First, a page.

Skip to content, or skip to search.

Skip to content, or skip to search.

October 11, 1999

Drew Barrymore, Diane Sawyer, Carolyn Murphy, Joe McGinniss, Christopher Hitchens, Whoopi Goldberg, Liza Minnelli, and more . . .

ShareThis

DREW: A HEALTHY ROLL MODEL

One actress with an appetite is up in arms over Hollywood's ever-shrinking standard of female beauty. Worried about the message Calista Flockhart, Helen Hunt, Jennifer Aniston, and Lara Flynn Boyle are sending to young women, Drew Barrymore has found a novel way to fight back. The healthy-looking actress, who is co-producing and starring in the upcoming movie version of Charlie's Angels, is directing screenwriters to show the angels engaged in such unfashionable activities as eating in the movie. "They're trying to promote this film to teenage girls," reports one Hollywood insider. So Barrymore has decreed "that she wants scenes of the girls eating -- and eating heartily -- to combat those unhealthy images." Maybe she could send Ally McBeal a piece of that angel food cake.

IT'S RAINING MEN FOR CAROLYN MURPHY

Carolyn Murphy is obviously one of those girls who believe it's good luck to have it rain on your wedding day. The supermodel was submerged in a Costa Rican rain forest last weekend tying the knot with her mysterious beau in a private villa. Murphy kept the ceremony clandestine, inviting only an intimate circle of friends and family. But among the guests were her and her husband's dogs, fittingly dressed to the nines -- hers in a bow tie, his draped in baby's breath. "Emotional healer" Aleta St. James, whom Murphy befriended while swimming with dolphins in Mexico and who served as spiritual mentor during the making of the mannequin's upcoming film Liberty Heights, performed the nuptials. Murphy went tropical chic for the big day, barefoot in an Alberta Ferreti beaded white gown, while her husband was clad in a cobalt-blue crushed-velvet suit by Paul Smith -- "to match his eyes," explains St. James. But what about the rain? "It was fine. The whole thing was very romantic and bohemian," says St. James. "We knew it was the rainy season. We just didn't think it would rain so hard. It hadn't rained that hard in 70 years!"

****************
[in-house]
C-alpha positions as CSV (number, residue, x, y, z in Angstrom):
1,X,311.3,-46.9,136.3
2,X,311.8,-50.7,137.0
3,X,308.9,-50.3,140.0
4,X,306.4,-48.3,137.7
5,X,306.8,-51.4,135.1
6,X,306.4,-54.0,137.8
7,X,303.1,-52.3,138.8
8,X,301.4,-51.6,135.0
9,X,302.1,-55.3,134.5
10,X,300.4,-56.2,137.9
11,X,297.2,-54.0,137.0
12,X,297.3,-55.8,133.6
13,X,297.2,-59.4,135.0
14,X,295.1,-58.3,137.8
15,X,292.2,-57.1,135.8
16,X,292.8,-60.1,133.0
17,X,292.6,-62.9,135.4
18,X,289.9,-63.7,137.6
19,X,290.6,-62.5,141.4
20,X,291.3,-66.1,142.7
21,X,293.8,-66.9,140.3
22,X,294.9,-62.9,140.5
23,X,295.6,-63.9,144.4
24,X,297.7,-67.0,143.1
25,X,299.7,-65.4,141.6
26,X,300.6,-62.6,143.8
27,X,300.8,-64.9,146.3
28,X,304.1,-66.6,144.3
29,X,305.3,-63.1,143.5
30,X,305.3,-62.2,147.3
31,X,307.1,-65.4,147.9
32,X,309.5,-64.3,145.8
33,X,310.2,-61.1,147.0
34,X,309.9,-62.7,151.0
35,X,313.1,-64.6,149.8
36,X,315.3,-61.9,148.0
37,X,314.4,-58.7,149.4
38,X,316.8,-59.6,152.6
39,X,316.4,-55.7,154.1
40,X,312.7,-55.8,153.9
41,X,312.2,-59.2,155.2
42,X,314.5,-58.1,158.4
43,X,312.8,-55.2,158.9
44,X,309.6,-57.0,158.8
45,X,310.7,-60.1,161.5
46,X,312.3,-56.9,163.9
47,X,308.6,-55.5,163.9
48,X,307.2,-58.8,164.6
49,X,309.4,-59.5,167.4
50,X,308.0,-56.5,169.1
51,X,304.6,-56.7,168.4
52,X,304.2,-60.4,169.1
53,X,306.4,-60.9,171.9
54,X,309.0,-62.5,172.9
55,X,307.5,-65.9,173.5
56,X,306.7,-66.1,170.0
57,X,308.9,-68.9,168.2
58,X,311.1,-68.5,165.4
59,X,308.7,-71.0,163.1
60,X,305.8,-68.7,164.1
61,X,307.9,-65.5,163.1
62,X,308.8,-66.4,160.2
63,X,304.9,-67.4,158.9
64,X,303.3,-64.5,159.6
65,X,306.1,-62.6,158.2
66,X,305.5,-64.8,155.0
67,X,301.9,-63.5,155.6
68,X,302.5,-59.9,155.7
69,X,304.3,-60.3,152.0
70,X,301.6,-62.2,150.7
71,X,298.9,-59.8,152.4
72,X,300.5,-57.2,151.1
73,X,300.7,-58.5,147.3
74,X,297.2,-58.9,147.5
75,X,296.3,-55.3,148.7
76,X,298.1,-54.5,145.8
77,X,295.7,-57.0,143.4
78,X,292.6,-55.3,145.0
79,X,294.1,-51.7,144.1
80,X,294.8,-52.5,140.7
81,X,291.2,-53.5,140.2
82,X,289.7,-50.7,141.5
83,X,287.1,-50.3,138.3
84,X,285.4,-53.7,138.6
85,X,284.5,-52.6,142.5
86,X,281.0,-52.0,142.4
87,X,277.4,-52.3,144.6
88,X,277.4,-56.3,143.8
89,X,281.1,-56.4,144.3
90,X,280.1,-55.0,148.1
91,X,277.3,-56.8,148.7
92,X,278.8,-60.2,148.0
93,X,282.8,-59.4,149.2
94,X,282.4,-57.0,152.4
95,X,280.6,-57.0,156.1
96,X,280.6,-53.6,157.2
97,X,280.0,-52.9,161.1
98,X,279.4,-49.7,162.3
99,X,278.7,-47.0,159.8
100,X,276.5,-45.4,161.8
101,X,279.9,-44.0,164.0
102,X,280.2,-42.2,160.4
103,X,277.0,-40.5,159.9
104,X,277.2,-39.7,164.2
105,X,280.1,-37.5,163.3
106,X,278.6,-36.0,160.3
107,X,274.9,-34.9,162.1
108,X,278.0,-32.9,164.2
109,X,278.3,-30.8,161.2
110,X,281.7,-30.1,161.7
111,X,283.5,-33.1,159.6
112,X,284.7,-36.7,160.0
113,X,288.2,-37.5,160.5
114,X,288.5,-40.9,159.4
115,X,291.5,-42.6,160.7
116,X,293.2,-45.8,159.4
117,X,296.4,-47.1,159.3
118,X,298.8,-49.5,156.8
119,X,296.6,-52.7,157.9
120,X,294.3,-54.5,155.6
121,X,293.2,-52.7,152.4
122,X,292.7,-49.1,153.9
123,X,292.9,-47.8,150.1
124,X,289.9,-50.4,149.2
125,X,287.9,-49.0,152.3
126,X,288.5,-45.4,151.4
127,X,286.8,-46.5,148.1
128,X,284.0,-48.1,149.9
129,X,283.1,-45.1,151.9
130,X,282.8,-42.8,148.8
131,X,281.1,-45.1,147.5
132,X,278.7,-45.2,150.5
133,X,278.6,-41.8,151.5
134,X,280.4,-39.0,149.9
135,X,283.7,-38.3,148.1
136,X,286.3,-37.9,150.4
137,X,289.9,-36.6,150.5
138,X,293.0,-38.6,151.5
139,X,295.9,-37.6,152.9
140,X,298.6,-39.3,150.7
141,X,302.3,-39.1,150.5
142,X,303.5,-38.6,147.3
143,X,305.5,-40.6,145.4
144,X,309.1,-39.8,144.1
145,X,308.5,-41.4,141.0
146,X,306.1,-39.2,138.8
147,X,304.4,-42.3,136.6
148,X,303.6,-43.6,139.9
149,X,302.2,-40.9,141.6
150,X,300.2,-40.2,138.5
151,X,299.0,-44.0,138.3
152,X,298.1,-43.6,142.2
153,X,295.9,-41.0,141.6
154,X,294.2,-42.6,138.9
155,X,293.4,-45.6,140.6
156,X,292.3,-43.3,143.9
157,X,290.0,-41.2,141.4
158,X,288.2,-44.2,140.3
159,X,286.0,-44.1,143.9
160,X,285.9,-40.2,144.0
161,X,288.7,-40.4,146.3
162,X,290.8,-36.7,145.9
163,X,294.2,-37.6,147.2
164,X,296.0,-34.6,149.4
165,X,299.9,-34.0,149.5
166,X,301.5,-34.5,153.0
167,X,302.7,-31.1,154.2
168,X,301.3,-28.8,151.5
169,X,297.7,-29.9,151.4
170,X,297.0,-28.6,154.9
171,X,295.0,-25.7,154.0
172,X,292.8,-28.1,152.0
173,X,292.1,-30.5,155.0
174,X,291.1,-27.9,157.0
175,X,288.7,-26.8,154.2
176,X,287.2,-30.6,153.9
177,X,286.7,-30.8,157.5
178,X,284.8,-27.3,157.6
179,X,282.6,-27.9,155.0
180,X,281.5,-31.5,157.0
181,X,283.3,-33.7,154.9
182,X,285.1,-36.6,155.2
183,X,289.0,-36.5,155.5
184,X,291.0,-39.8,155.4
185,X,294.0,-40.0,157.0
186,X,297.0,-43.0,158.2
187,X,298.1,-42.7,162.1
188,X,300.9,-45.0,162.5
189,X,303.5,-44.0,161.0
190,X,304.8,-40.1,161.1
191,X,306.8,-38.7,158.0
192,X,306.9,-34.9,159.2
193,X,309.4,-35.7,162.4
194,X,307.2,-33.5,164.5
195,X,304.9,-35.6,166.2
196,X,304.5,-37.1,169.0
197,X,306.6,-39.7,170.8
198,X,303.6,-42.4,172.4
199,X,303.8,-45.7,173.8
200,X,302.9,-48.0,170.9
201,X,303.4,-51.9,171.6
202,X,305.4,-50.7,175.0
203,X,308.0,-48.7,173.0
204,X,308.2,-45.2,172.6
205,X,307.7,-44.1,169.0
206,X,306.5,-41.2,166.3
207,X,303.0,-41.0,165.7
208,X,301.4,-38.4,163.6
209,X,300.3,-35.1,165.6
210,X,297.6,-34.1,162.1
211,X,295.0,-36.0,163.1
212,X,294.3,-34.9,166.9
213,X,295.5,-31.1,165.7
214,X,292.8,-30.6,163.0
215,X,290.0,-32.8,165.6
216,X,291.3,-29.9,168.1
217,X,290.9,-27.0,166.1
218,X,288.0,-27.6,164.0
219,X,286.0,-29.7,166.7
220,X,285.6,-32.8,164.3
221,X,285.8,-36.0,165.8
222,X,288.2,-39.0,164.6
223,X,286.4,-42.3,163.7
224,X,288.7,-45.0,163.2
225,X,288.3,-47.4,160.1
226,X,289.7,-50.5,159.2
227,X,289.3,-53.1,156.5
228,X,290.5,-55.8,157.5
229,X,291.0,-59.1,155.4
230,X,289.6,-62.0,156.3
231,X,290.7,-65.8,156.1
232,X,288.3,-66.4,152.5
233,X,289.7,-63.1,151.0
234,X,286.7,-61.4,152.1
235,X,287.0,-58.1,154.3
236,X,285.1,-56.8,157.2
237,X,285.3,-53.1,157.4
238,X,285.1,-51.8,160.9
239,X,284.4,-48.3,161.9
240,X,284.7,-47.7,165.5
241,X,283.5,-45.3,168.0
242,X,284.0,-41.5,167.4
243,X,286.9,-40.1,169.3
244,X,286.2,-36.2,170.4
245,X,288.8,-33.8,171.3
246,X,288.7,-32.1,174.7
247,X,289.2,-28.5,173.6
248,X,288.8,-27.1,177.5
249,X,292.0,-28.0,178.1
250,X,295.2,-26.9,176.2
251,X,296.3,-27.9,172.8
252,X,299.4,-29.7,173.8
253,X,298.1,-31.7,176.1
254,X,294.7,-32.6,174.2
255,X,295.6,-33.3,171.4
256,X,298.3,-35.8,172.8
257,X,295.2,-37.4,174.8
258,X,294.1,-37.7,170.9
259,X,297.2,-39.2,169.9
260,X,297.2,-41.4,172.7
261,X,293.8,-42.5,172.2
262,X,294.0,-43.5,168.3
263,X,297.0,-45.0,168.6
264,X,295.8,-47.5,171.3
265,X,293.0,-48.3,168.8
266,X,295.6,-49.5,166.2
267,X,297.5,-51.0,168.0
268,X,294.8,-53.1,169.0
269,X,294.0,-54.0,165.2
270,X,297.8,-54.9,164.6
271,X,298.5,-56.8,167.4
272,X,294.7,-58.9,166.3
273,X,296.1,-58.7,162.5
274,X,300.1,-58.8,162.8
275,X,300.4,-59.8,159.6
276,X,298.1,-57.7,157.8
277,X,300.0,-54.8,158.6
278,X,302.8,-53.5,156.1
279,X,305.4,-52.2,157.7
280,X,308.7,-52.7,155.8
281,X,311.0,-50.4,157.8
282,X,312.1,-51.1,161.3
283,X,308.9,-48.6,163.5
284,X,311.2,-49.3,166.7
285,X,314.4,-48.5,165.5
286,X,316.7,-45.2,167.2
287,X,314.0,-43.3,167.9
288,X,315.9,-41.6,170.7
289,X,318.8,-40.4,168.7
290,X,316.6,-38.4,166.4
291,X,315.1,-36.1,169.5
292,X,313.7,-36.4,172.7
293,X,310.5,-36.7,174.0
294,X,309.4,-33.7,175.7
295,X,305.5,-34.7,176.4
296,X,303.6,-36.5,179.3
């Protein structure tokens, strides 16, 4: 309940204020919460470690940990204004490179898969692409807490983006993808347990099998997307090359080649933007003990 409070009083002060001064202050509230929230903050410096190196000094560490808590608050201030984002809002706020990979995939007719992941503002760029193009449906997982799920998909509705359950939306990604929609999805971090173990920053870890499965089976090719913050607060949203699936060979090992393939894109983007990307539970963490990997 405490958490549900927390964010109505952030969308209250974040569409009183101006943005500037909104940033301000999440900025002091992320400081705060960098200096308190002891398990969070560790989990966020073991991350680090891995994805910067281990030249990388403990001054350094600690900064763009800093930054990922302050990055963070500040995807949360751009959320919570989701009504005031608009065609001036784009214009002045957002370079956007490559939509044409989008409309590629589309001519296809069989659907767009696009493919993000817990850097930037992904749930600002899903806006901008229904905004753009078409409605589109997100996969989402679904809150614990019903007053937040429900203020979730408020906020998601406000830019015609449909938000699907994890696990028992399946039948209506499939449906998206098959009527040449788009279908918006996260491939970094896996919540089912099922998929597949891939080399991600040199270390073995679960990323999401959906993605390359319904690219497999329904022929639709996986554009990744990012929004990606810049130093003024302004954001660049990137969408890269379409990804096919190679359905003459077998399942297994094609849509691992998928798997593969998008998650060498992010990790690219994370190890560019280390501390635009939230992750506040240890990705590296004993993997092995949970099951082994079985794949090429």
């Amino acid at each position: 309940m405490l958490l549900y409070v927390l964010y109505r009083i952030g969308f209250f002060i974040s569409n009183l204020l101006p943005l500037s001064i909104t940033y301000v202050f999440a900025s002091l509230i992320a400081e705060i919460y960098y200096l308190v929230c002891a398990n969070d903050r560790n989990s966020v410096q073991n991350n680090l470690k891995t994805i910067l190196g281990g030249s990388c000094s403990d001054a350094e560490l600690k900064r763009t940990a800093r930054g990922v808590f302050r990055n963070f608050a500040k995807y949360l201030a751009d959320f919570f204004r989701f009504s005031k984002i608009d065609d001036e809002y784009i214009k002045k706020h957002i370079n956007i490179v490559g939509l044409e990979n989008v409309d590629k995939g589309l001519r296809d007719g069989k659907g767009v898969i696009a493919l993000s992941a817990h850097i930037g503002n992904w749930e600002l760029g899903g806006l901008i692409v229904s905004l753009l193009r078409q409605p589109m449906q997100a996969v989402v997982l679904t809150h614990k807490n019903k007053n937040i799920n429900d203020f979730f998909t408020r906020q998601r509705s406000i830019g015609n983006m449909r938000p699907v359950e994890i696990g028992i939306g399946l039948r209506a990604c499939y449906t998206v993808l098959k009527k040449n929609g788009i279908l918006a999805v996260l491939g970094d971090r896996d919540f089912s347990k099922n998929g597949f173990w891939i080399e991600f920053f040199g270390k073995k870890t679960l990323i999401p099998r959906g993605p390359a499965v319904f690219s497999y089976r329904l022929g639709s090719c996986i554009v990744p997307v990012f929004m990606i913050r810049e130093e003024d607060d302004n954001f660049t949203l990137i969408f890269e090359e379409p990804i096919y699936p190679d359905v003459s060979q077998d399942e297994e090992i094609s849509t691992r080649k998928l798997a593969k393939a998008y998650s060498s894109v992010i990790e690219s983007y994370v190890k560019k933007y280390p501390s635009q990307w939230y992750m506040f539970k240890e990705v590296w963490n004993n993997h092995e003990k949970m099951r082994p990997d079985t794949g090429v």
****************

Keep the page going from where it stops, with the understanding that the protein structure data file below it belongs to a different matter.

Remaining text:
PAP FINANCES PAPP

Joe Papp, the late theatrical impresario, would have gotten a kick out of the creative way a documentary about his life is being financed -- even if the innovative plan isn't working out quite yet. Seeking funding, the producers of Joe Papp in Six Acts reached out to the Hollywood Squares television game show through its center square and executive producer, Whoopi Goldberg, a longtime Papp devotee. The show's producers and Goldberg struck an unorthodox deal: If the Papp people could deliver four A-list celebrities from the Public Theater's star-studded stable to serve as future X's and O's, Hollywood Squares would cut a check to help underwrite the movie's production costs."This is the first time a game show has funded a documentary," admits Tracie Holder, who is co-producing the film with American Masters. She reports that just under $200,000 is required to complete the project, set to air in June 2001 on PBS. Problem is, John Goodman's the only Public Theater star to evince any interest in the deal -- and even he has yet to sign on the dotted line. Other Pappists like Kelsey Grammer, Danny DeVito, and Sigourney Weaver haven't responded. "There's a nervous urgency around here," confesses Holder. "Hopefully, it will work."

HITCH LANDS IN THE DITCH -- AGAIN

Even cruising the frigid waters of Alaska, bad-boy columnist Christopher Hitchens manages to wind up in hot water. Hitchens was recently a featured speaker on a Nation-sponsored cruise that included Lani Guinier, E.L. Doctorow, Betty Friedan, and Al Franken. But his joke about the late Princess Di -- "She has in common with a minefield the following: relatively easy to lay but extremely difficult, expensive, and dangerous to get rid of" -- didn't go over well with many of the women in the audience. Hitchens says the line was first used by an unwitting BBC commentator who "couldn't understand why everybody laughed" at his description of Angola's minefields during a visit there by the princess. One audience member reports that Hitchens's joke seemed to be fueled by the bottle of scotch he brought to the panel and swigged throughout. An outraged group of about 60 women subsequently decided to mount "a revolt," according to one observer, that was stemmed only when Nation publisher Victor Navasky agreed to their demands to open up the panel discussions. "There was a protest from some of the feminists," allows an unrepentant Hitch, who insists his joke had nothing to do with the scotch. "No one I met thought it was anything but quite funny. I must say I think it is."

THE TOURISTS THAT ATE TIMES SQUARE